Brisbane flu ‘not on the radar’ but try telling that to 13,000 victims
THE “Brisbane strain” of influenza behind a surge of infections gripping the state is likely to be included in next year’s vaccine.
But the decision will be cold comfort to the thousands of people who have fallen ill to the “unexpected epidemic” that has caught Queensland Health on the hop.
The department, which has recorded 9000 flu cases in the past three weeks, is standing by the Federal Government’s decision not to include the Brisbane strain of influenza B in the government vaccine.
Influenza B Brisbane was included in the vaccine in 2010, 2011 and 2012 but as case numbers dropped, health authorities disregarded the strain as a major threat.
Queensland Health’s Communicable Diseases Unit executive director Dr Sonya Bennett said while the strain was unexpected “about 75 per cent of the strains circulating are still covered in the vaccine.”
“The strains set for the southern hemisphere were those that were circulating in the northern hemisphere and (were) expected to be the same strains circulating here and that was B Phuket and not the B Brisbane strain,” Dr Bennett said.
“There was no indication that the B Brisbane strain would be so significant as it is this year.”
The $30 quadrivalent vaccine is the only protection from influenza B Brisbane.
In the week to August 30 there were 2933 flu cases with 76 per cent of these influenza B cases. Influenza A is usually the most culpable.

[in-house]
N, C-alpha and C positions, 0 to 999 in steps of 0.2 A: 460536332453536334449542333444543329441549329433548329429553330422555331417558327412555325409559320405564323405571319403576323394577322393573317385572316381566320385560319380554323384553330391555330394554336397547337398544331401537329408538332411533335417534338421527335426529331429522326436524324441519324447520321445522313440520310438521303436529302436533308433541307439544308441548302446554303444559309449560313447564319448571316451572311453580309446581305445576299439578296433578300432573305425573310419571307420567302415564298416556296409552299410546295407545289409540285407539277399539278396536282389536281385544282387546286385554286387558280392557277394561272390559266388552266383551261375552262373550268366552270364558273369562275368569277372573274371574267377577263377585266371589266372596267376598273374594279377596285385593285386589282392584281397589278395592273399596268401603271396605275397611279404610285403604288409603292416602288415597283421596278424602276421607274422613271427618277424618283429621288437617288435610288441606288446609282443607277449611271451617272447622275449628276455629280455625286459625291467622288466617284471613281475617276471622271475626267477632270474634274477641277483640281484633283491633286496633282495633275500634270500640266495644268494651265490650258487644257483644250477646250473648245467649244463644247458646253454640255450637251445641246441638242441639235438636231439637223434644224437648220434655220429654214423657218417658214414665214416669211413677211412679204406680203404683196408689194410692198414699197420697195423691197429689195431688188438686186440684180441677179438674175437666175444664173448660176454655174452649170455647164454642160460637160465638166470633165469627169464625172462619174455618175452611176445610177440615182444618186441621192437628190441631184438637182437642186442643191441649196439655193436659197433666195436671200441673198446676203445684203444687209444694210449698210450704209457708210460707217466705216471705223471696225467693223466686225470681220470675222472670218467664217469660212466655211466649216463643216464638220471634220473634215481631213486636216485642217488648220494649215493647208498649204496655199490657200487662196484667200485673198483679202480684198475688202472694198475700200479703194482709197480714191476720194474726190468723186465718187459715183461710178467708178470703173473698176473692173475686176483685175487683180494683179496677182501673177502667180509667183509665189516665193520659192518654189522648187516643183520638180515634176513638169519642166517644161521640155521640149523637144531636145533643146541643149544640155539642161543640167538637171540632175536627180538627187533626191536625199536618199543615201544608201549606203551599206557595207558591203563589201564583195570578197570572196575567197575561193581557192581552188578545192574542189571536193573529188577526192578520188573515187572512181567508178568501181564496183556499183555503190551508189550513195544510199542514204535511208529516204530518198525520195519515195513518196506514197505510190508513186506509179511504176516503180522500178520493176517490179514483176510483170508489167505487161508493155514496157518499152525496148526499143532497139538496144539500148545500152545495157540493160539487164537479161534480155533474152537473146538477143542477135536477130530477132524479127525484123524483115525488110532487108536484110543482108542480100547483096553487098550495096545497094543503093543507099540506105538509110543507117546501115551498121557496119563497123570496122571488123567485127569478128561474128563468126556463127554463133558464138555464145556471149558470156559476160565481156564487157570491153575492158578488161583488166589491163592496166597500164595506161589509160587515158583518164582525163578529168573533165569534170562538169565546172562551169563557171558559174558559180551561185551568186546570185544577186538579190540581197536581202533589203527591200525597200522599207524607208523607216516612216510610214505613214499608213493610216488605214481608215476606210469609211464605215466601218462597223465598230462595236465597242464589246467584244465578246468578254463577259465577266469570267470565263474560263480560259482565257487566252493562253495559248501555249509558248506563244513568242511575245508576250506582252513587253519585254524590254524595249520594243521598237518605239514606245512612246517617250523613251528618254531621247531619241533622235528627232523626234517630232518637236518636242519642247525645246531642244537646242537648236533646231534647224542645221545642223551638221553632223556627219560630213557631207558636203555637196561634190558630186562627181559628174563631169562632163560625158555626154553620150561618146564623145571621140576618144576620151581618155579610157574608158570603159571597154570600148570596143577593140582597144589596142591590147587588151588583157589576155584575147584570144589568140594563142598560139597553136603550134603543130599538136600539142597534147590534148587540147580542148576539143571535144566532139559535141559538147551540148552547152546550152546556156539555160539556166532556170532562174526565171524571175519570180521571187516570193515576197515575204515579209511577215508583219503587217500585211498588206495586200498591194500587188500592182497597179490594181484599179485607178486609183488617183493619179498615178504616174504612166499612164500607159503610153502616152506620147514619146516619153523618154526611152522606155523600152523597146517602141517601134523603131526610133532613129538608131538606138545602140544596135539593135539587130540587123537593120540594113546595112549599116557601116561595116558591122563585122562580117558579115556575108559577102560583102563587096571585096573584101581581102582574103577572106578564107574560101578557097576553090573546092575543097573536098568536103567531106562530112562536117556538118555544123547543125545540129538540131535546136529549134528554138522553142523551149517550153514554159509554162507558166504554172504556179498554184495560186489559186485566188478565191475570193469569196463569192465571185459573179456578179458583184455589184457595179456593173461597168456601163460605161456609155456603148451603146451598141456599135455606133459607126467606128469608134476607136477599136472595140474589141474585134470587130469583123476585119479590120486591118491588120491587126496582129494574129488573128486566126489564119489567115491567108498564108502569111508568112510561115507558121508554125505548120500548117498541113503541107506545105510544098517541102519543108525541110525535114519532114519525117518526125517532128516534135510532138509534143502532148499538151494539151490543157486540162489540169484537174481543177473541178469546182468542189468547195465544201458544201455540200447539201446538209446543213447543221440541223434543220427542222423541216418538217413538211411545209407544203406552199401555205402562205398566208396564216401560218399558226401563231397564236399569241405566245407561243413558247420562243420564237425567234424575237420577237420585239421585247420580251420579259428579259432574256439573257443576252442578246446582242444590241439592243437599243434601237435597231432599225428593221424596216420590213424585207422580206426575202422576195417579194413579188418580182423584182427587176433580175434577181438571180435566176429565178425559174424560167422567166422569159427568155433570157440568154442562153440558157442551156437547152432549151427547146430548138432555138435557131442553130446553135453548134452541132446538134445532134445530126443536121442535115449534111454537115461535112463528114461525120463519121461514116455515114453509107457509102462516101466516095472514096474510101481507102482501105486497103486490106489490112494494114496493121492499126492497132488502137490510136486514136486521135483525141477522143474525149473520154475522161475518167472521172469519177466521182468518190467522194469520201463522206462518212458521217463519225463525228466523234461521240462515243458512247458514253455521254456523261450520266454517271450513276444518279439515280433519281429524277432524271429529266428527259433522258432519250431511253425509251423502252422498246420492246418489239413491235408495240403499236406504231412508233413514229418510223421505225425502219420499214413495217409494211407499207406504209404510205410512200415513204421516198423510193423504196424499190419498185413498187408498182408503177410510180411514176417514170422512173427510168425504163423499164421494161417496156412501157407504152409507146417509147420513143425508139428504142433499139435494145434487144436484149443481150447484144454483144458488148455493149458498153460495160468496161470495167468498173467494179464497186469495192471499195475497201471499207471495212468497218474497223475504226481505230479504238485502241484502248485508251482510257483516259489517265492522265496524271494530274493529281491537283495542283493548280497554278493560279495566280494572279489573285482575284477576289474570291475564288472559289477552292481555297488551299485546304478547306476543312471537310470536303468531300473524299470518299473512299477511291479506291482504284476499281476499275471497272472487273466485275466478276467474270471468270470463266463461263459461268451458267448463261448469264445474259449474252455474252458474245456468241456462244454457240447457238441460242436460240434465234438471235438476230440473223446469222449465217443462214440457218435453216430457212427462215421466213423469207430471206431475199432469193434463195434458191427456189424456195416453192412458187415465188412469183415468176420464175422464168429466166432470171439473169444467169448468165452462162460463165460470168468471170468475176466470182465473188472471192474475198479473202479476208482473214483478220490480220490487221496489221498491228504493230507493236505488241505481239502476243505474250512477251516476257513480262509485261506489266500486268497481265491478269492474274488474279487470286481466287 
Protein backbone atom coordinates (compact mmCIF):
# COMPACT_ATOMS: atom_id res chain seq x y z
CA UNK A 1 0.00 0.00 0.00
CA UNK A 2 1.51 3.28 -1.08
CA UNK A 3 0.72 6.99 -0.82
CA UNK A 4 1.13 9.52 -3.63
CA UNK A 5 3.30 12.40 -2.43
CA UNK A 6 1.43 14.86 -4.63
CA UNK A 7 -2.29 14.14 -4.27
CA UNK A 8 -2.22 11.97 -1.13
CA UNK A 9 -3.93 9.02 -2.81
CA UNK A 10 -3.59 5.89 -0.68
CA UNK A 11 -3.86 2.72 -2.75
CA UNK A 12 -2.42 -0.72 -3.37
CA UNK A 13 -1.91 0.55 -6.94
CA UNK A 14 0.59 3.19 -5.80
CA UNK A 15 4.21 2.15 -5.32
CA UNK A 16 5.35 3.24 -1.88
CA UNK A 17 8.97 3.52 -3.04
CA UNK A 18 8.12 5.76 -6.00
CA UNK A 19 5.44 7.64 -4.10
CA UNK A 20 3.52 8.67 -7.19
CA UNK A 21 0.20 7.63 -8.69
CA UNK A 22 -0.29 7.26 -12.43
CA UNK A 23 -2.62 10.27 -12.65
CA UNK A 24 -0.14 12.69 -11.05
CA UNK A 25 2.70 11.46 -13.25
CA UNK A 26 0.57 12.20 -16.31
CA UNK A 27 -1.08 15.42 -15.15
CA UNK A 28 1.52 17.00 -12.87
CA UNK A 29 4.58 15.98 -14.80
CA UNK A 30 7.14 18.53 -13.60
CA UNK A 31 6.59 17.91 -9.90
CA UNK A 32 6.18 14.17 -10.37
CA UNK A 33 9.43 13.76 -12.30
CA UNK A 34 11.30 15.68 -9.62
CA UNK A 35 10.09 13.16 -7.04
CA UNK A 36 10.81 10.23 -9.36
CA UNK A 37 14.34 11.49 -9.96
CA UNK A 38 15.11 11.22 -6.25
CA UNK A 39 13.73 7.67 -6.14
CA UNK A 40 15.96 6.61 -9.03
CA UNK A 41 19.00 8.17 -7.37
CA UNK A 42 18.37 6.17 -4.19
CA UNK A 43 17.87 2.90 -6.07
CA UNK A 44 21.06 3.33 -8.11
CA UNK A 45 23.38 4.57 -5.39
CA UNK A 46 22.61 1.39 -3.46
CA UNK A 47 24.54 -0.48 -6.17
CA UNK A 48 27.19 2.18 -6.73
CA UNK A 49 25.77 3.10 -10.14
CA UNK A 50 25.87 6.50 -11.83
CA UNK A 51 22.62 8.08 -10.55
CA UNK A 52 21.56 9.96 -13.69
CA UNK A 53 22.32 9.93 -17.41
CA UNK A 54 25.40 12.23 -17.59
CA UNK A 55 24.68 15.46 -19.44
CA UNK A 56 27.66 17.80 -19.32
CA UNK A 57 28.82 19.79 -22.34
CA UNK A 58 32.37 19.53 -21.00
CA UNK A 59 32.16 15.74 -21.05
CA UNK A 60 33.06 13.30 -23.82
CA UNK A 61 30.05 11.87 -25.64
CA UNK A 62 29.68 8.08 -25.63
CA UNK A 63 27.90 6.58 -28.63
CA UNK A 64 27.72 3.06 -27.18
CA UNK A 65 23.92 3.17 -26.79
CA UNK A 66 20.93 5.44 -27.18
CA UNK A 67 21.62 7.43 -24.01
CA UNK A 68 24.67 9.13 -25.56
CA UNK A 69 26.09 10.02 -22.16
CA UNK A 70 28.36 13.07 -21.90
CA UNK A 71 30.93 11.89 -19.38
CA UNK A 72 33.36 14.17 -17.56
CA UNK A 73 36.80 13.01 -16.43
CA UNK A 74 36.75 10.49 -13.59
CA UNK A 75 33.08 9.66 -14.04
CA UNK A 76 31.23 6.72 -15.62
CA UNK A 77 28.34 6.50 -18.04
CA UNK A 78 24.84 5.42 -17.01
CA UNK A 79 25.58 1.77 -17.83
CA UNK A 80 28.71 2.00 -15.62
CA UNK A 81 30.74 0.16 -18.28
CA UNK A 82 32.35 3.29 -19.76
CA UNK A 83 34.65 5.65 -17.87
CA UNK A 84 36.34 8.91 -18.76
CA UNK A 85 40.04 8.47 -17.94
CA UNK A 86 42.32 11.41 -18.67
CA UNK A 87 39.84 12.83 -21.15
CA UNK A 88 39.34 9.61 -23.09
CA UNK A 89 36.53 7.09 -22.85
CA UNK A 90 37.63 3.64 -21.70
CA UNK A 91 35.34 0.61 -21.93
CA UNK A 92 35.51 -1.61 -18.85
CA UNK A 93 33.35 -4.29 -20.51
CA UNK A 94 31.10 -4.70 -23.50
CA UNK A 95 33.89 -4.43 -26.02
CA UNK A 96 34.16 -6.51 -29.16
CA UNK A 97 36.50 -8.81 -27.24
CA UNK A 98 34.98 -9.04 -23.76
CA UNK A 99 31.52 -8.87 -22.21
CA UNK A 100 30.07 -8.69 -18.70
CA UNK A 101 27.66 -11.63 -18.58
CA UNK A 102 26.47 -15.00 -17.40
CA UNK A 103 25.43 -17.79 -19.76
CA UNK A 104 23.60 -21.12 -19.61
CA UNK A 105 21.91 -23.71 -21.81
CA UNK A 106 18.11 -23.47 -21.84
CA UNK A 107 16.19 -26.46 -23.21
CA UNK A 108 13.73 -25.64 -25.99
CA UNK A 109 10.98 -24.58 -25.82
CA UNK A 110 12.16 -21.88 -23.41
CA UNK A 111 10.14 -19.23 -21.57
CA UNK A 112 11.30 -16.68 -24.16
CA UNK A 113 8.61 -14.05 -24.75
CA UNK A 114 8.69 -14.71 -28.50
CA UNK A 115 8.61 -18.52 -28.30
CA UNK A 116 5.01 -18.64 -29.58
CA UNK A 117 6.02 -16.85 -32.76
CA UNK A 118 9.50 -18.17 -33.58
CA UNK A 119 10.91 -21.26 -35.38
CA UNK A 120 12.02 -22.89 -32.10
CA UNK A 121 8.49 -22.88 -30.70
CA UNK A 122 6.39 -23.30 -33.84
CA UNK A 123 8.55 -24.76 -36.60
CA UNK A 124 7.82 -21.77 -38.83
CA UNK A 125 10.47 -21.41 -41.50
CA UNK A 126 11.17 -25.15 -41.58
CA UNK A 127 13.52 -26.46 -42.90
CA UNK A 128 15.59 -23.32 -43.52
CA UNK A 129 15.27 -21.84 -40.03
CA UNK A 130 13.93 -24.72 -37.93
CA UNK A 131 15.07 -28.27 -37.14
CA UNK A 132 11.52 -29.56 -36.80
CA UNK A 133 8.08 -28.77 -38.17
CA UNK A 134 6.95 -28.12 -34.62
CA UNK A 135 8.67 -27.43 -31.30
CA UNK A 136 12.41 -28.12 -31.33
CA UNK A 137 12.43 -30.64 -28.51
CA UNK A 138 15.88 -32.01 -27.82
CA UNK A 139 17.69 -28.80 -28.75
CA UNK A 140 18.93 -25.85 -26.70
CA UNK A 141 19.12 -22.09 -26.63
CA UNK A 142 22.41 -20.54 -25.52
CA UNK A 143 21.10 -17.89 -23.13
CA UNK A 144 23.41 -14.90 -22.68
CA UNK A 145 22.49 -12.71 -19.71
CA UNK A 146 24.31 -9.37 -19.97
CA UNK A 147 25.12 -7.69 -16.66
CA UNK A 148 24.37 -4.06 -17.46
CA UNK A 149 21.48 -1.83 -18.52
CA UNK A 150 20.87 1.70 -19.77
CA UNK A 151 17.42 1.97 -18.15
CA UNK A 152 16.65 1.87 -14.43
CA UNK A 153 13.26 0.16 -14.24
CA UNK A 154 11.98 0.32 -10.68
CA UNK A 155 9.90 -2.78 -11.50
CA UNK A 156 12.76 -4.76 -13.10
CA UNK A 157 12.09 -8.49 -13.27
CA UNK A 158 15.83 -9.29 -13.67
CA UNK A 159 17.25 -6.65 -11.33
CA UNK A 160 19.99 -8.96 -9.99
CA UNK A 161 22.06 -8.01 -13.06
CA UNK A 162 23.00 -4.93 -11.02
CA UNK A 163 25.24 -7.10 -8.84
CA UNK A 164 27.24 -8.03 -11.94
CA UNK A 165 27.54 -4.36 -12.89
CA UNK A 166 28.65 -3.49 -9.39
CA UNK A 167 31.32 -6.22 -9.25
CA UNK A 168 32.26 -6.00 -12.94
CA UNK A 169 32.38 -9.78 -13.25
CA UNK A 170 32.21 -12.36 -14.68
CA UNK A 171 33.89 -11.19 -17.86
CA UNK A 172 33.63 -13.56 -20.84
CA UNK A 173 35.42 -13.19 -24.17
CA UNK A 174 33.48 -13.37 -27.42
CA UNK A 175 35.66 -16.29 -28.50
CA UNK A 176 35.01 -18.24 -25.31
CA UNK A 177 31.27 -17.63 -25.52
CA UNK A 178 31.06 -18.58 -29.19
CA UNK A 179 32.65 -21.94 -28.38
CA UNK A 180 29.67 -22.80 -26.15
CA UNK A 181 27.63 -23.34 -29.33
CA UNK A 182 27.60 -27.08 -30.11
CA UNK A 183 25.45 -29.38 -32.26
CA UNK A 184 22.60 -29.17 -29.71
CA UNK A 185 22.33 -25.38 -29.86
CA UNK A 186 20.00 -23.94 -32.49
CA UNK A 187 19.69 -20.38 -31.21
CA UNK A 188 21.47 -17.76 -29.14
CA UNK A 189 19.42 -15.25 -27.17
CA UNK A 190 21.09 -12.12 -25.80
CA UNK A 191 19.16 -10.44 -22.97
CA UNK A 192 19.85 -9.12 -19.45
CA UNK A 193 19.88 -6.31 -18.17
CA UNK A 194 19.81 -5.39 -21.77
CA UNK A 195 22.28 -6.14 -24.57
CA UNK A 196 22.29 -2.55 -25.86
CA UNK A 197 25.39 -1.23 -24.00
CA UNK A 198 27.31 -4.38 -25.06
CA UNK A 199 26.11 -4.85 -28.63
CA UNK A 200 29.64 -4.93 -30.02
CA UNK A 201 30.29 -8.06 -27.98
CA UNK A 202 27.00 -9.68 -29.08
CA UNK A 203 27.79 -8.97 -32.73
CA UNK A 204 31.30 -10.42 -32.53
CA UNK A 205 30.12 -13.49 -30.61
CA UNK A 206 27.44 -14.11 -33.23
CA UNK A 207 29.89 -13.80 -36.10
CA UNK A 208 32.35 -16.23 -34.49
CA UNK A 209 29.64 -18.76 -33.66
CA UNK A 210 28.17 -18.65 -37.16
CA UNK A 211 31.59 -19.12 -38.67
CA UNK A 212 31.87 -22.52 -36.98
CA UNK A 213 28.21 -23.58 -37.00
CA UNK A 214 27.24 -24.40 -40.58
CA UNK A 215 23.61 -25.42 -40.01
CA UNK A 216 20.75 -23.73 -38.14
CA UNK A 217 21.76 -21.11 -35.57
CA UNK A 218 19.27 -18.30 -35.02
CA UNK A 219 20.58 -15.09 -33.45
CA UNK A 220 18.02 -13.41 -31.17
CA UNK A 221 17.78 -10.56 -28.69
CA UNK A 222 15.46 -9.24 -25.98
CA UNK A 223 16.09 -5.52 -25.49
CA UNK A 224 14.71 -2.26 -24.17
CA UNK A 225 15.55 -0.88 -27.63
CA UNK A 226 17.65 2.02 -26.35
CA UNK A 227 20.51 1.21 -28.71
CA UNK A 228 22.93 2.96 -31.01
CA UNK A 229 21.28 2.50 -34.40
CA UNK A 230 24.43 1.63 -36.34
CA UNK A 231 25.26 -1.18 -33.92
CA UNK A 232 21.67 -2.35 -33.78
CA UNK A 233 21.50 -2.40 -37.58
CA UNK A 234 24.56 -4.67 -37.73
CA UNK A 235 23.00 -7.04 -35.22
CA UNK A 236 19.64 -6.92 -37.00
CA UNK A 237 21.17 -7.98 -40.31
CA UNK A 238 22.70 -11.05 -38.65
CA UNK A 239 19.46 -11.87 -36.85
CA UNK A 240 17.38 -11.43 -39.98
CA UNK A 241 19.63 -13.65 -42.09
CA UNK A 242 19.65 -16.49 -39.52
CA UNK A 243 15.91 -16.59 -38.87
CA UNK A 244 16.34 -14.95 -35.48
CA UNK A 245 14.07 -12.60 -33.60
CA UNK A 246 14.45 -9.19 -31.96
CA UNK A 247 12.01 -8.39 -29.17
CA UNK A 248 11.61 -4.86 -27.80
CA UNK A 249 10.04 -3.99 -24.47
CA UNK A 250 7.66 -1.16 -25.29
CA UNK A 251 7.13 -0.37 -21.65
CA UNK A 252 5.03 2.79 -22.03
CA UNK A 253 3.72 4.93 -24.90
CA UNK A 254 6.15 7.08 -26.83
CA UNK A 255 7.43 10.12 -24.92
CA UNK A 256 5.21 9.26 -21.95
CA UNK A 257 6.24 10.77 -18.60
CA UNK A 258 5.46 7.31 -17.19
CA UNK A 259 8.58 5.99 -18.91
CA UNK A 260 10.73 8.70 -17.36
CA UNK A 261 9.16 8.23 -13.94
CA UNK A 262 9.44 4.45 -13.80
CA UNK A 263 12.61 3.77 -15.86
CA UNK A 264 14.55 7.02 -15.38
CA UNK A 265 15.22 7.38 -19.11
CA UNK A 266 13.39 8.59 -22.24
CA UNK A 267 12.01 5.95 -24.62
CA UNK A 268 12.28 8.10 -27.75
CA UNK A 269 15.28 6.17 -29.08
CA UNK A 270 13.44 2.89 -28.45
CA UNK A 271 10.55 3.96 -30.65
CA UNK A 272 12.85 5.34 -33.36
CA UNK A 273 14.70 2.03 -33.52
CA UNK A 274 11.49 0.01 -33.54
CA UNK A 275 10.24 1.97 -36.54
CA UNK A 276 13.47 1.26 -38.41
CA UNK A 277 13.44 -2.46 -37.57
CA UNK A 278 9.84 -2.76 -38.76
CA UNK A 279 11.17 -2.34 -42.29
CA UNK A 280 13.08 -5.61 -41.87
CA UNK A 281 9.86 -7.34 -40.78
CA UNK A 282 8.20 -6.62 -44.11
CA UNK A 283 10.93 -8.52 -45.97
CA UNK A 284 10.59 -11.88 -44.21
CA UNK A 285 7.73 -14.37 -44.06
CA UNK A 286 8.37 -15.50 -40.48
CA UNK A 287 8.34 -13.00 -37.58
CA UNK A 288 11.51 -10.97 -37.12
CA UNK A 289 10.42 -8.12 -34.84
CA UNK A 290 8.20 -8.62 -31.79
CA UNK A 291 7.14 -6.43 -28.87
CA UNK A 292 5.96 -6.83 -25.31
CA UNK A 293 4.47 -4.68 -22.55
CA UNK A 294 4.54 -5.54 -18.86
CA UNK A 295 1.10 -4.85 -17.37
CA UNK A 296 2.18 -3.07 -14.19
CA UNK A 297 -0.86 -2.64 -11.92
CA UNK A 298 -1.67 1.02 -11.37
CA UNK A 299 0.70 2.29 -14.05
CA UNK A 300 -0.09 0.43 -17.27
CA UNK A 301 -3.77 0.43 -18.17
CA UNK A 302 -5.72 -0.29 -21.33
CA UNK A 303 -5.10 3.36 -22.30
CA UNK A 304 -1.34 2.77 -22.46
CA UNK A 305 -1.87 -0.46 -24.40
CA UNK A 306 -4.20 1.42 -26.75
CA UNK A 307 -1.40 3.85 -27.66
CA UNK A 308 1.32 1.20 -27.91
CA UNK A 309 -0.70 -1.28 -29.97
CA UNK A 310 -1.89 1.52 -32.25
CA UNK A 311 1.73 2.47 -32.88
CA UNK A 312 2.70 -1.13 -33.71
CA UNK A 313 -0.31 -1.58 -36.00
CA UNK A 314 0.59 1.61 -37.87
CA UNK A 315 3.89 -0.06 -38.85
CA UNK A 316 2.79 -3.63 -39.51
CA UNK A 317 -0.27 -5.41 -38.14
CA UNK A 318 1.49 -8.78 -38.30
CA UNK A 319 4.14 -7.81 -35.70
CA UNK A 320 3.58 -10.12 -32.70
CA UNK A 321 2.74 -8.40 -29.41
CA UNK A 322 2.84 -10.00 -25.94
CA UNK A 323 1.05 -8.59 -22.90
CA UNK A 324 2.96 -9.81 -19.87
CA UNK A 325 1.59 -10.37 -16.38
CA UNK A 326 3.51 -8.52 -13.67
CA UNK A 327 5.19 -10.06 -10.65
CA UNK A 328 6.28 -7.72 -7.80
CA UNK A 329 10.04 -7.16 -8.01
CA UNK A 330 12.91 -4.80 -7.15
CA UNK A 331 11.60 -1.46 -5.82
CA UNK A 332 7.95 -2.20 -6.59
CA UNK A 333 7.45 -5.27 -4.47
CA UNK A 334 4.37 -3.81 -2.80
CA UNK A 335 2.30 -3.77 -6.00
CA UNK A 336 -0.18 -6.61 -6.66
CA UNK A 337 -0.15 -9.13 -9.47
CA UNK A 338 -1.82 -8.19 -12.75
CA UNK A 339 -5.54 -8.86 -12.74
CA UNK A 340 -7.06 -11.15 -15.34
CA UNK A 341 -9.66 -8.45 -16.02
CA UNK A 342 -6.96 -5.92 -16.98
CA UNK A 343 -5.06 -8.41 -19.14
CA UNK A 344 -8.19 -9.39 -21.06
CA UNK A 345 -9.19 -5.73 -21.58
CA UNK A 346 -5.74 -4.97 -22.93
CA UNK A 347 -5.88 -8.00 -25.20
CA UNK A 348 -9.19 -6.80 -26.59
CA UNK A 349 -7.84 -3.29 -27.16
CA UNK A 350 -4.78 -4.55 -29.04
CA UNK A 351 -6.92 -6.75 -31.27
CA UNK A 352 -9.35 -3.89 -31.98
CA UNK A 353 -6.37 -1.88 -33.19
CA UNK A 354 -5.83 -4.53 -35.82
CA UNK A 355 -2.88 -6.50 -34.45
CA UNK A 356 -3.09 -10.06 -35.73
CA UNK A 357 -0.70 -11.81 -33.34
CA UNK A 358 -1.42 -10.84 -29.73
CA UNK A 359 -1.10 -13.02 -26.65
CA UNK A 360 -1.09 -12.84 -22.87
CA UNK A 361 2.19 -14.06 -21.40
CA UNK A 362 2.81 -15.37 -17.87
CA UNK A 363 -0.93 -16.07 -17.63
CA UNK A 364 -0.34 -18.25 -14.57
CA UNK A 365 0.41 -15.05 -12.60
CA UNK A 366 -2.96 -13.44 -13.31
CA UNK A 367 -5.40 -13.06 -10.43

The Brisbane strain has accounted for 27 per cent of influenza B cases in the year to August 23. Usually a second strain of influenza B only accounts for about 5 per cent.
Flu cases in the past three weeks have made up 48 per cent of the 18,600 cases recorded so far this year. Influenza B Phuket has accounted Flu cases year to date. On par with the 2009 swine flu epidemic (includes Brisbane ‘B’ strain) cases this year Flu cases diagnosed in past 3 weeks (48% of a typical year’s worth of flu) Free vaccine doses distributed to GPs (not including quadrivalent which protects against Brisbane strain) for 73 per cent of this year’s cases up to August 23 and is covered in the government’s vaccine.
Dr Bennett said the final decision on the strains to include was made in February.
Dr Bennett said if the Brisbane strain had the same impact in the northern hemisphere as in Australia it would likely be included in the government-funded flu shot next winter. Queensland Health has distributed to GPs 809,000 adult vaccines and 12,000 doses for children.
Many people would have been vaccinated through the private market as well.
A federal health spokeswoman said it was difficult to predict which strains needed to be in the trivalent vaccine.
“This is a difficult task as it is challenging to predict, in September the year before, which strains may be in circulation during the flu season the following year.”